McCain Camp Responds On Palin’s Russia and Iran Positions
I posted earlier about an interview Sen. John McCain gave yesterday to a Portland, Me., TV station, in which McCain puffed up Alaska Gov. Sarah Palin’s national-security credentials by asserting she “was right” on Russia and Iran. Unfortunately, he didn’t elaborate. Here’s what he said:
“[Palin] was right on the issues…She was right about Iraq, Sen. Obama was wrong. She has more experience than Sen. Obama does. She was right on Russia, Obama was wrong as he made moral equivalency between Russia and Georgia at the time Russia attacked. She was right on Iran, when he’s been wrong on Iran. She doesn’t want to sit down in face to face negotiations with Ahmadinejad or the other leader. She’s right on foreign policy, Sen. Obama is wrong.”
I couldn’t find any examples of Palin making any statements on either Russia or Iran before she became McCain’s running mate, so I contacted the McCain campaign press office to see if they could help me find such a quote.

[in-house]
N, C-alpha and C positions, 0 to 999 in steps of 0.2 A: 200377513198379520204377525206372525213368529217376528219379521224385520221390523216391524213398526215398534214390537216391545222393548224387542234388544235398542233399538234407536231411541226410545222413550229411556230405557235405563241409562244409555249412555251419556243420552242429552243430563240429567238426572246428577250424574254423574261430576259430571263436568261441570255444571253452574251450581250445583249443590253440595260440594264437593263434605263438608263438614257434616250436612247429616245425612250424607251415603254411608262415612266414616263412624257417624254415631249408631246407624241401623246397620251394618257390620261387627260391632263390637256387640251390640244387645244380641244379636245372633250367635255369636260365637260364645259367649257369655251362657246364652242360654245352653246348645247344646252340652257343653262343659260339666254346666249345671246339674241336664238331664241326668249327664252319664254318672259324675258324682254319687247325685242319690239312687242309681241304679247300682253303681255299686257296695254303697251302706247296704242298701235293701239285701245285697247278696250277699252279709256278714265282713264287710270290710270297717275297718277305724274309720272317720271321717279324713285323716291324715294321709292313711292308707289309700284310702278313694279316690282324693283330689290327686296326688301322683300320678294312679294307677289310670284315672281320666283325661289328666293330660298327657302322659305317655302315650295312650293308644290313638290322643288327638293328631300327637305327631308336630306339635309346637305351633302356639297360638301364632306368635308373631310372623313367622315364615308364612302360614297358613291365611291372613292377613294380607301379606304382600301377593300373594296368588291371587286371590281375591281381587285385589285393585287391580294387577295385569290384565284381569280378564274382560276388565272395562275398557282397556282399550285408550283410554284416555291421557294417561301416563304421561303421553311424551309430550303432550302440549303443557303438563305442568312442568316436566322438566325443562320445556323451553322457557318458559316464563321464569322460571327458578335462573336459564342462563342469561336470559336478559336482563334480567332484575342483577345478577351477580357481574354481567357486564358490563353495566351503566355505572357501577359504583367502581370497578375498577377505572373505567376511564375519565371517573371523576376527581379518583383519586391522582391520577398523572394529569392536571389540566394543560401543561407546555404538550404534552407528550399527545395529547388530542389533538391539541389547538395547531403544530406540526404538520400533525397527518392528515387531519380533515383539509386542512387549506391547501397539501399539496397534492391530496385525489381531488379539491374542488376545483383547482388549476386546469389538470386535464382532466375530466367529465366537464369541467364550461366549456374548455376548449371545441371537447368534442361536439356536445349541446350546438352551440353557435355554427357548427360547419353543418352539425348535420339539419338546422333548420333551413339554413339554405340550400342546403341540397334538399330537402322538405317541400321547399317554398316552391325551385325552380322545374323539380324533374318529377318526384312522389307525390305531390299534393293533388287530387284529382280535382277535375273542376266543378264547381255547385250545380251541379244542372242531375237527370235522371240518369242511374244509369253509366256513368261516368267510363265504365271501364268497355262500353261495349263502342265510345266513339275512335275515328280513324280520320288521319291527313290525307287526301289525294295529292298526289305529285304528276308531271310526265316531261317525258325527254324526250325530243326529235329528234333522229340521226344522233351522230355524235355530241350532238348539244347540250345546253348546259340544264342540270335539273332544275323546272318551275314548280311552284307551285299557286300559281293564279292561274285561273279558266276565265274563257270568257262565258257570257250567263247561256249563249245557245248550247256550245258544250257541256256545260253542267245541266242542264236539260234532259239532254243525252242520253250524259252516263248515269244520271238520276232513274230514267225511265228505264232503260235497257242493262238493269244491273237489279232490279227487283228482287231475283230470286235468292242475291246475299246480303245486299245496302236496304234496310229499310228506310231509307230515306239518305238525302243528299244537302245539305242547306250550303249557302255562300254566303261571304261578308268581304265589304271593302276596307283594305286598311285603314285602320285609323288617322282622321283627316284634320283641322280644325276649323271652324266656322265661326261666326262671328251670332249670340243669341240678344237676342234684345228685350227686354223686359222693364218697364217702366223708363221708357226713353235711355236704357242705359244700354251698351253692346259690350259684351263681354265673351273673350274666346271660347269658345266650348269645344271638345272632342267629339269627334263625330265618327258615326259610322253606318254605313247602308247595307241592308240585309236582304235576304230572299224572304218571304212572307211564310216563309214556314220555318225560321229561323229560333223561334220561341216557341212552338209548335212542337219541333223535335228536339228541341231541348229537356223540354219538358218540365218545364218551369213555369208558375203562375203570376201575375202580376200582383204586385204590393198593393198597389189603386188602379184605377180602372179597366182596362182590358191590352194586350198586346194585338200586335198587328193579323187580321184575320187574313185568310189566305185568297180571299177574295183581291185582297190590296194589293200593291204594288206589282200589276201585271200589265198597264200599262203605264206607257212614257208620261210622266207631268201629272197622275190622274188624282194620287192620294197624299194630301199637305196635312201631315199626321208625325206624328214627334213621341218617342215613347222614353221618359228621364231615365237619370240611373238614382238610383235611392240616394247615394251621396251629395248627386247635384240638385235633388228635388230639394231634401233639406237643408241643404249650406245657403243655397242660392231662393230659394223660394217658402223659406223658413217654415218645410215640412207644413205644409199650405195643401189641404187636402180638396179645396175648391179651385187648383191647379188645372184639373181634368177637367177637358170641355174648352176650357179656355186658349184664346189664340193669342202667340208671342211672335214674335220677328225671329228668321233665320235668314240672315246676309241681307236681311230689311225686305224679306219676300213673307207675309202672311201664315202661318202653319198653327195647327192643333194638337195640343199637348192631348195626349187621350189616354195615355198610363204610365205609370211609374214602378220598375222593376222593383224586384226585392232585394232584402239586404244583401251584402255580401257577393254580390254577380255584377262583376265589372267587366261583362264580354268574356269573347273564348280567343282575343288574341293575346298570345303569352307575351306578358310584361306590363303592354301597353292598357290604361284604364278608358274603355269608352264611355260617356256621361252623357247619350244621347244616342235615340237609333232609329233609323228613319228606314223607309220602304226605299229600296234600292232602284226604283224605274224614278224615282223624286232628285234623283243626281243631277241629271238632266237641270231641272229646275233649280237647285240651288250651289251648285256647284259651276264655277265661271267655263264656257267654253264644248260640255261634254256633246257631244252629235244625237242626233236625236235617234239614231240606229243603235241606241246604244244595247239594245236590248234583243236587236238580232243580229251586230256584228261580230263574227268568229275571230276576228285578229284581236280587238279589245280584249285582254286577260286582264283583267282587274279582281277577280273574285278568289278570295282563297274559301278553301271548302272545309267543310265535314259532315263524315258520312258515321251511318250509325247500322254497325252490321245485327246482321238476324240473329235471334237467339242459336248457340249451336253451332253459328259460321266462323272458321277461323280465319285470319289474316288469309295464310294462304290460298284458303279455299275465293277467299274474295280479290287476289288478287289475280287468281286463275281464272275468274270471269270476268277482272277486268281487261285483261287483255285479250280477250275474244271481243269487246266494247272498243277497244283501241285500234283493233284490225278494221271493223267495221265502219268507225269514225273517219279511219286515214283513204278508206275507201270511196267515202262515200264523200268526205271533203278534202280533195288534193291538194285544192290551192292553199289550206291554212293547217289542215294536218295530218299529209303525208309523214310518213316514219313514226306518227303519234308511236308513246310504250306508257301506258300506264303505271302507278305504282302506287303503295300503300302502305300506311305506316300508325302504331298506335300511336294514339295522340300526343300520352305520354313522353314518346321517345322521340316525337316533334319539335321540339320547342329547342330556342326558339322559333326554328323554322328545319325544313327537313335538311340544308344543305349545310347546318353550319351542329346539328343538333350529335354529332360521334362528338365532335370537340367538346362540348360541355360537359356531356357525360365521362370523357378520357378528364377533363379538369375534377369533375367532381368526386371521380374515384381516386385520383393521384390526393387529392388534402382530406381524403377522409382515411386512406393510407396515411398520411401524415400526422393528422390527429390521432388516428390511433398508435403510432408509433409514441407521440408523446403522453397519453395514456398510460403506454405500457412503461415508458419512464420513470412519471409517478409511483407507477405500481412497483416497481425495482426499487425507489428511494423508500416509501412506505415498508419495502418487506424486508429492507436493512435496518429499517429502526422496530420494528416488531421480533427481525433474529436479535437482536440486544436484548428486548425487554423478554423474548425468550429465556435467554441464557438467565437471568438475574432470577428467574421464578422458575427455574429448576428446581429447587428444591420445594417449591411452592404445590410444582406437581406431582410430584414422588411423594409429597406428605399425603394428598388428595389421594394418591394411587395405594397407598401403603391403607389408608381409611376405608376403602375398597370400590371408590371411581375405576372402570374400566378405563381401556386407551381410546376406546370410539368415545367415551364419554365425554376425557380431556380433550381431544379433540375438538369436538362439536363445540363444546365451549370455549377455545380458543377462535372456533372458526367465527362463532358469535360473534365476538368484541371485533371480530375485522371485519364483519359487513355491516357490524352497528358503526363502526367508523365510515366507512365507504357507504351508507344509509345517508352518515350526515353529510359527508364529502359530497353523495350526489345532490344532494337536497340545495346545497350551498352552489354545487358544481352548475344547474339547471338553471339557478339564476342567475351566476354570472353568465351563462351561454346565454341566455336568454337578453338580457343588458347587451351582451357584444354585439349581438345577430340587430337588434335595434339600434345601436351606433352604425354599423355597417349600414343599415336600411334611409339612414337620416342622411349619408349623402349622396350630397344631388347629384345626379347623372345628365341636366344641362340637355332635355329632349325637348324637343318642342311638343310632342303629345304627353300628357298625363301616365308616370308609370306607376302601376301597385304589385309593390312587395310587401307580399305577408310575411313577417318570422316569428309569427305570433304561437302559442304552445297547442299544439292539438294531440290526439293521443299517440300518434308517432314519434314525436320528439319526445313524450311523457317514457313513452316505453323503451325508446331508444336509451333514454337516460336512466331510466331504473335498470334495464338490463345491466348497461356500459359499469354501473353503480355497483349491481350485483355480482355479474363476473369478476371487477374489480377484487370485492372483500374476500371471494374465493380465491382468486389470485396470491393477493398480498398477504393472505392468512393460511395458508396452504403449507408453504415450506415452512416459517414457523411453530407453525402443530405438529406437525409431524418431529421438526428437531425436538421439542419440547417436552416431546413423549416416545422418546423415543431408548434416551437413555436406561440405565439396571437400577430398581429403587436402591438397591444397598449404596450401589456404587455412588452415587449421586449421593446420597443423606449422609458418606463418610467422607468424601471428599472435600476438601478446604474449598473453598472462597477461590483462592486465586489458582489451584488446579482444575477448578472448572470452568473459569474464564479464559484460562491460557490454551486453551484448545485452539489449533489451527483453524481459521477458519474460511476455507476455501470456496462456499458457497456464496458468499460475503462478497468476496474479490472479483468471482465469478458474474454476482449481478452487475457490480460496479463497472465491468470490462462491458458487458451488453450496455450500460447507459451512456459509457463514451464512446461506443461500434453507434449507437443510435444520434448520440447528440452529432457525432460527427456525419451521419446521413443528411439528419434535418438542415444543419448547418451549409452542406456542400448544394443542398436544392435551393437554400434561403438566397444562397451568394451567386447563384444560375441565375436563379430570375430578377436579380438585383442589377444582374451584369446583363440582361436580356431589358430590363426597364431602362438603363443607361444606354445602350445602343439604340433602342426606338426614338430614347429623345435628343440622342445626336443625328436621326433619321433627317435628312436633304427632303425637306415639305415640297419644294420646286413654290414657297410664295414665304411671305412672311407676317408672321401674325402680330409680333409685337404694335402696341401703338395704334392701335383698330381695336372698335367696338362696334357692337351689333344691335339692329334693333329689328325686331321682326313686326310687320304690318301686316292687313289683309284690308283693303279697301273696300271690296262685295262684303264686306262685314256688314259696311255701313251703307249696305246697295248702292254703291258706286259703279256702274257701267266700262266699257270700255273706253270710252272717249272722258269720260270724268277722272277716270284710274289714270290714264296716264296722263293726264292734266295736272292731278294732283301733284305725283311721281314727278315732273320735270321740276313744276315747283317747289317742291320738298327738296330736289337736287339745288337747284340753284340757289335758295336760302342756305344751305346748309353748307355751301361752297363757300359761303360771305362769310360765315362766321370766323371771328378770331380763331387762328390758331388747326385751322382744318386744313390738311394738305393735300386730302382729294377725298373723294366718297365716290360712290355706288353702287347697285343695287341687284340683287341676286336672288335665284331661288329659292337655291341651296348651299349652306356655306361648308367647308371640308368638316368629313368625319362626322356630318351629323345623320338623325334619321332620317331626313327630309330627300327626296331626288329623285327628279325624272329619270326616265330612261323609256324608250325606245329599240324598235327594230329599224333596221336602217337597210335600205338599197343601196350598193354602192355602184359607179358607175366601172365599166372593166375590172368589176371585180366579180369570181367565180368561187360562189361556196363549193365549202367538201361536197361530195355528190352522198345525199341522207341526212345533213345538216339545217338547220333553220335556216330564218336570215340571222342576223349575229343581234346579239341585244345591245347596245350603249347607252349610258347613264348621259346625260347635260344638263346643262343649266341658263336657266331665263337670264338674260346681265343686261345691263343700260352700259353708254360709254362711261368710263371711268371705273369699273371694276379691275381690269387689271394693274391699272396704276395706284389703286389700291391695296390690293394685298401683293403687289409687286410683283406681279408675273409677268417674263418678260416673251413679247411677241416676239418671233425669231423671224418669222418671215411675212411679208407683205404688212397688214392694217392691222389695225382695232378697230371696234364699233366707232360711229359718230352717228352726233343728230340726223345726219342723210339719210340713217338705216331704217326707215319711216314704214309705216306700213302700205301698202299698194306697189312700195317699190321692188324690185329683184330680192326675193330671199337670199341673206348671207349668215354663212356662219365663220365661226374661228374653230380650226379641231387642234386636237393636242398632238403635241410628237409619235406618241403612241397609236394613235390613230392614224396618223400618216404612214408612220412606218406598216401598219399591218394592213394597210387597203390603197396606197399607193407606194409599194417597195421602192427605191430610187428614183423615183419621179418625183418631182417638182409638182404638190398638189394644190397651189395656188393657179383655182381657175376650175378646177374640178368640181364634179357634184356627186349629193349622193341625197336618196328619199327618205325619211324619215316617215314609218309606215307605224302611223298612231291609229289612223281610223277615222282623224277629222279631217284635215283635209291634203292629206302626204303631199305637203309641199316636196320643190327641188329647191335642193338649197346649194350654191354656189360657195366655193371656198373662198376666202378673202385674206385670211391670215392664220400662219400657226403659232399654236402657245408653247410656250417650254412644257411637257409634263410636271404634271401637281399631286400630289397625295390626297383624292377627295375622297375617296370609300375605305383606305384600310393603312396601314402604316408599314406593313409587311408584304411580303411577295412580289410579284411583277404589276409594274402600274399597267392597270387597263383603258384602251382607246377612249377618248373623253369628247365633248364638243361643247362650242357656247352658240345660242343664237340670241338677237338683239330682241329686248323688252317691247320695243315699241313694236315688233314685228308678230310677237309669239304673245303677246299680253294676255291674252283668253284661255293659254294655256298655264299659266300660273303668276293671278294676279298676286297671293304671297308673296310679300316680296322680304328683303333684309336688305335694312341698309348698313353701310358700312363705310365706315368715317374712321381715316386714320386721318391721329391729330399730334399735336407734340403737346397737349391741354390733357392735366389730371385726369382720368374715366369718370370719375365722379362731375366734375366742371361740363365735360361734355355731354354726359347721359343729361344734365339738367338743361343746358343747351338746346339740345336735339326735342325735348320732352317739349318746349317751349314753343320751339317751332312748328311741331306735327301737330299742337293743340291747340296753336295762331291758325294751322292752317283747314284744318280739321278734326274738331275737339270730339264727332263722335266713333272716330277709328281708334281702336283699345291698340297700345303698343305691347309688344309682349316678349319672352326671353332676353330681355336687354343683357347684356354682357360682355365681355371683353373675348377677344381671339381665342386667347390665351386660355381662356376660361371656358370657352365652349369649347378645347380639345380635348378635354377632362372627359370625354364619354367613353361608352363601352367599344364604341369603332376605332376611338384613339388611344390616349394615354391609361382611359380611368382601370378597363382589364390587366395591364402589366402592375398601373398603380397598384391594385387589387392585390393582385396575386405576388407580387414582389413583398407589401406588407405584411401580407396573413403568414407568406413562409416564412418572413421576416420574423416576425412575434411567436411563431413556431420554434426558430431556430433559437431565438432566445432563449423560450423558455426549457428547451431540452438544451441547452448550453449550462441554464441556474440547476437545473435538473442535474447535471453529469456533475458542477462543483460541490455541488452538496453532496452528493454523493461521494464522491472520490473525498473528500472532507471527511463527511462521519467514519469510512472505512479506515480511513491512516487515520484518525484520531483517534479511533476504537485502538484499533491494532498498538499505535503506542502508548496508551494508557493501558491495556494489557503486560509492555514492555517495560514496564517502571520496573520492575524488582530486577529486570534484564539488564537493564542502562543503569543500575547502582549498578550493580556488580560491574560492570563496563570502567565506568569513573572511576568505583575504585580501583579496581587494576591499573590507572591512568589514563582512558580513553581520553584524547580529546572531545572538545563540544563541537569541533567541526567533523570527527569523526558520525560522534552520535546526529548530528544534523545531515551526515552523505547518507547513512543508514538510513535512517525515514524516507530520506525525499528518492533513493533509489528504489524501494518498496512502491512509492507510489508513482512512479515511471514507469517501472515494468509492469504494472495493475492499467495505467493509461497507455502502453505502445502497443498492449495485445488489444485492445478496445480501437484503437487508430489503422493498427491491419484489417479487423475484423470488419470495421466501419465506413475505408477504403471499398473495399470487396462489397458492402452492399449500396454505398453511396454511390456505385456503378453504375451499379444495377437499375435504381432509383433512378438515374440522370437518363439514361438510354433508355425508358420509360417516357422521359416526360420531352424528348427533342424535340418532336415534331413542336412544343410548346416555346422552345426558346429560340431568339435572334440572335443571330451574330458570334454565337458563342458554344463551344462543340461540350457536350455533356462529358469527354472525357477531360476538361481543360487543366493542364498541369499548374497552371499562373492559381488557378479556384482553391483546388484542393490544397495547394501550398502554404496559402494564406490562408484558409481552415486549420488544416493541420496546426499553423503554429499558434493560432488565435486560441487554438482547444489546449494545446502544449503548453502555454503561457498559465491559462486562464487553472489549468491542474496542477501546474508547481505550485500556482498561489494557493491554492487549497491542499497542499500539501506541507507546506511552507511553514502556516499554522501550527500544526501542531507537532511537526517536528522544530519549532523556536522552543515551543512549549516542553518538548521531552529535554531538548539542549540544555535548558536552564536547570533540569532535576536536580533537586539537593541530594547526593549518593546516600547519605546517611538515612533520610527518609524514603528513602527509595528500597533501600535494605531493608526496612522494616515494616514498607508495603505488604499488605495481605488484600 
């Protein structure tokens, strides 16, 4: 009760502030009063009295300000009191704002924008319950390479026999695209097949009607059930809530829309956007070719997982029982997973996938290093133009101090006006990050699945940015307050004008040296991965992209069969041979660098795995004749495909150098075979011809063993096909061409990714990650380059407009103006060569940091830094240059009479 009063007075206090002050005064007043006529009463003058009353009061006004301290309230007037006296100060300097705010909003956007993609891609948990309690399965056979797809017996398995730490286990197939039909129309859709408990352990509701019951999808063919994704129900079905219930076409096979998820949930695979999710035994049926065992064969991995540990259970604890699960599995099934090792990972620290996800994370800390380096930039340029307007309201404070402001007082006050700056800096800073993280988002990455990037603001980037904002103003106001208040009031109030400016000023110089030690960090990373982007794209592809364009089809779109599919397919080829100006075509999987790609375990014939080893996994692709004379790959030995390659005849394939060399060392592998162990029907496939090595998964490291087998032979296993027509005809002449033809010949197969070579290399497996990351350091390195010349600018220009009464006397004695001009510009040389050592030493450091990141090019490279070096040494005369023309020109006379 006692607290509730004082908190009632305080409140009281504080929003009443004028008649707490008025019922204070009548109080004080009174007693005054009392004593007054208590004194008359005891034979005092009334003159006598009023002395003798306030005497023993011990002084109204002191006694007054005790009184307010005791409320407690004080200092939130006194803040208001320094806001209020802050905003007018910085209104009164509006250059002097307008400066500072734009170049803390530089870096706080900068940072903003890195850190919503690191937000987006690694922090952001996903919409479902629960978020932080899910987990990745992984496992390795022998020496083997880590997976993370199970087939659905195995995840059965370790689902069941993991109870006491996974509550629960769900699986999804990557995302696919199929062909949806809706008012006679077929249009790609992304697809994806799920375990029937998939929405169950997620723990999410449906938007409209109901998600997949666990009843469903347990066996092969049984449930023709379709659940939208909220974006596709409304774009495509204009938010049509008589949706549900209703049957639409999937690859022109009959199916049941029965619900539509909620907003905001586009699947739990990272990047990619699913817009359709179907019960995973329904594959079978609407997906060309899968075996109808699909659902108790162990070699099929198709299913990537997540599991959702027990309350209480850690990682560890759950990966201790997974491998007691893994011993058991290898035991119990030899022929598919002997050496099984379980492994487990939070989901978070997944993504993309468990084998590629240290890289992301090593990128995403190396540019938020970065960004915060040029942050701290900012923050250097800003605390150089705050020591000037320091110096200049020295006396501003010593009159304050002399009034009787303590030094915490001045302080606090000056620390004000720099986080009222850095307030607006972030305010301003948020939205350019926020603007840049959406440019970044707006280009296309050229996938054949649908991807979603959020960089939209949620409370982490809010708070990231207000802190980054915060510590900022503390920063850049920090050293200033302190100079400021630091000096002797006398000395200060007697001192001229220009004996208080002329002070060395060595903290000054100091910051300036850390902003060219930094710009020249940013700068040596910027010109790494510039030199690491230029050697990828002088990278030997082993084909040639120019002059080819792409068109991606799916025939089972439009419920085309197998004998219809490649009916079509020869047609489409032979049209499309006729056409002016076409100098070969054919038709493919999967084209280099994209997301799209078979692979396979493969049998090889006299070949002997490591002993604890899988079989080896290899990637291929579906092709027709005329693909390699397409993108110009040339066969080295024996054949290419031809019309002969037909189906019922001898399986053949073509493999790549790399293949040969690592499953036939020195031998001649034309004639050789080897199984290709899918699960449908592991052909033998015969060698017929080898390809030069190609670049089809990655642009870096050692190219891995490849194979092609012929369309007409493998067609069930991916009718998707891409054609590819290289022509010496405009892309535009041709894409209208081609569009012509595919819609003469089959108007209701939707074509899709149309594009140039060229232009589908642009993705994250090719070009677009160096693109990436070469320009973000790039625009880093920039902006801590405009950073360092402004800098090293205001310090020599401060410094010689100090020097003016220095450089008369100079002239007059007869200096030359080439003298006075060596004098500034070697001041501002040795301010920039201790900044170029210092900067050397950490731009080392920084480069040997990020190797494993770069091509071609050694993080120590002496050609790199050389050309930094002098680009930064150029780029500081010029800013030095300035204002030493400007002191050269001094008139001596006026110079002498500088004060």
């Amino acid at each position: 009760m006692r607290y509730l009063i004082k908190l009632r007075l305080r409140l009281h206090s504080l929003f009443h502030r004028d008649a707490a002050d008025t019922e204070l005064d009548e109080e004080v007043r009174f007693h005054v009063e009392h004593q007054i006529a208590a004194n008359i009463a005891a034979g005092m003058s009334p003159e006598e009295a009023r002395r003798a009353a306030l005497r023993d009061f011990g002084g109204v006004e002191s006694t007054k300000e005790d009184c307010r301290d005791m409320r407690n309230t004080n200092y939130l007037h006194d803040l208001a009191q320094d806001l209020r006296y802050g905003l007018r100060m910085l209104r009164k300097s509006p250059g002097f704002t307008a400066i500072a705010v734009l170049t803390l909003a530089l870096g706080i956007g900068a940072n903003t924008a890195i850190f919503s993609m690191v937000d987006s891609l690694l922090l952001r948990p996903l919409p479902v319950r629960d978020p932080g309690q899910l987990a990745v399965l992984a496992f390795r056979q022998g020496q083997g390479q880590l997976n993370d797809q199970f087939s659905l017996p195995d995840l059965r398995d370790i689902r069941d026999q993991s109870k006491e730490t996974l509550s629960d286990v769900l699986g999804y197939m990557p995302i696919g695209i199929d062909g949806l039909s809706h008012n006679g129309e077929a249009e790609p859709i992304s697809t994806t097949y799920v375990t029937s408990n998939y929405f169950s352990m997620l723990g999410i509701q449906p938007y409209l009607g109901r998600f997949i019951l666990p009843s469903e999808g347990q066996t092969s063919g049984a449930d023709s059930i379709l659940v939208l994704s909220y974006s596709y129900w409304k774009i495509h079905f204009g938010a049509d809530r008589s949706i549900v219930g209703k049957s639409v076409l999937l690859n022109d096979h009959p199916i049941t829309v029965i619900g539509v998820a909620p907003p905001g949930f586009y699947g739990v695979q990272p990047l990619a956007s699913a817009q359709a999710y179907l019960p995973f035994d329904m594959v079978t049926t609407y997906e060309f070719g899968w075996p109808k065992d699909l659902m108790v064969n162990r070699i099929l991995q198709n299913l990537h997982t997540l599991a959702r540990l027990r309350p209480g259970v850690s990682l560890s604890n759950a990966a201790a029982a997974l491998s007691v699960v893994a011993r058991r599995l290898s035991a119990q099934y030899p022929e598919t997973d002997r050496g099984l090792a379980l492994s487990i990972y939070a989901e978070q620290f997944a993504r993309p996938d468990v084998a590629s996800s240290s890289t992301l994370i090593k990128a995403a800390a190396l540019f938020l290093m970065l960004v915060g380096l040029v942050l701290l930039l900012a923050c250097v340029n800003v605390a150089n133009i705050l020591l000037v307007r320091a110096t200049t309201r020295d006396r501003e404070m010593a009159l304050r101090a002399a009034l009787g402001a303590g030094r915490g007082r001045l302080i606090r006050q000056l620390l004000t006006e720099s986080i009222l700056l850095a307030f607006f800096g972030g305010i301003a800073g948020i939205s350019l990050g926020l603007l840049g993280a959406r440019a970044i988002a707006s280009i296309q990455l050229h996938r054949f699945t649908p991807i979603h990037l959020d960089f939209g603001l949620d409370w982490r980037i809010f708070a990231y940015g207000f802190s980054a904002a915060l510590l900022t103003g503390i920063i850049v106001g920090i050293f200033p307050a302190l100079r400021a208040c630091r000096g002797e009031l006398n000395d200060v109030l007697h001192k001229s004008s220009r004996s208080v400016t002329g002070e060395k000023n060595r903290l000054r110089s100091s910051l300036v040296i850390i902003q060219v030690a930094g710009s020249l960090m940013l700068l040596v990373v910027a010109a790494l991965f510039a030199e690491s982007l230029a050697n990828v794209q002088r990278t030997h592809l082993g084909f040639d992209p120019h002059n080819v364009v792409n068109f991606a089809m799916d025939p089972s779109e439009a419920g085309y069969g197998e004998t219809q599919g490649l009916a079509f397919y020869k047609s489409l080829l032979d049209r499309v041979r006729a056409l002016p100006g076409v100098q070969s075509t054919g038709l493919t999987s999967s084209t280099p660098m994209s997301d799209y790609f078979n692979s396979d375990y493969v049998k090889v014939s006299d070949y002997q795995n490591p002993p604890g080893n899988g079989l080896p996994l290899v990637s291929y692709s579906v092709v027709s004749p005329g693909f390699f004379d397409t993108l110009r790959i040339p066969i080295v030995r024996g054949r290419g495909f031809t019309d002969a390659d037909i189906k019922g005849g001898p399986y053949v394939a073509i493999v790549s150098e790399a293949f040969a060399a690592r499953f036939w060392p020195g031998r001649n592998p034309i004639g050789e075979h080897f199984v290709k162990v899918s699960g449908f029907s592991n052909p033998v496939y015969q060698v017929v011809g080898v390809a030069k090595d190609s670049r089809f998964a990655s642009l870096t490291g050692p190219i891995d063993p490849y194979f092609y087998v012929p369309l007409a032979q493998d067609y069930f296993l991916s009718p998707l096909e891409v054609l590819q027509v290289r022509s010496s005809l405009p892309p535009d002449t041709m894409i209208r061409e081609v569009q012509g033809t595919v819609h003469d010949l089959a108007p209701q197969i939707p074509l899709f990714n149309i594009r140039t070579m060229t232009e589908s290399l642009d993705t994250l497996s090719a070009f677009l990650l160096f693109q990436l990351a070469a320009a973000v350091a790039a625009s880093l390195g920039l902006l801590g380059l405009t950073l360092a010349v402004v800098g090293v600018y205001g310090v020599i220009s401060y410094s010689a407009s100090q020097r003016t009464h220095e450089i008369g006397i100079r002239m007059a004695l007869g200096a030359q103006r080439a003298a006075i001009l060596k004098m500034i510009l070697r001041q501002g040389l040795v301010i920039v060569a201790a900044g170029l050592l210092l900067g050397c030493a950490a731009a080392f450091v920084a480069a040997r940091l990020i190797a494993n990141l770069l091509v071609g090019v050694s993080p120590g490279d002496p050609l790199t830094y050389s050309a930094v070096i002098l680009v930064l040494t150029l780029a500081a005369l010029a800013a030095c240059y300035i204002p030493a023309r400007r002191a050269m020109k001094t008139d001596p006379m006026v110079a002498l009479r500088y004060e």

The response: when McCain said “she was right” about Russia and Georgia, he was referring to her speech at the Republican National Convention, said McCain-Palin campaign spokesman Ben Porritt.
He directed me to the following excerpt:
“With Russia wanting to control a vital pipeline in the Caucasus, and to divide and intimidate our European allies by using energy as a weapon, we cannot leave ourselves at the mercy of foreign suppliers. To confront the threat that Iran might seek to cut off nearly a fifth of world energy supplies … or that terrorists might strike again at the Abqaiq facility in Saudi Arabia … or that Venezuela might shut off its oil deliveries … we Americans need to produce more of our own oil and gas. And take it from a gal who knows the North Slope of Alaska: we’ve got lots of both.” (Gov. Sarah Palin, Remarks At The Republican National Convention, Saint Paul, MN, 9/3/08)
It was widely reported that Palin’s speech was written by Matthew Scully, a former speech-writer for President George W. Bush. Yes, Palin does mention the names of both countries, but she doesn’t take much of a position on either country, other than we need to become more energy independent. I guess she is right there.
However, McCain implies Palin “was right” for taking positions that he defined in the interview, and as he defined them, they are shockingly similar to his own. There’s no evidence that she shared any of these positions before she joined the ticket. The campaign’s explanation seems a stretch, to say the least.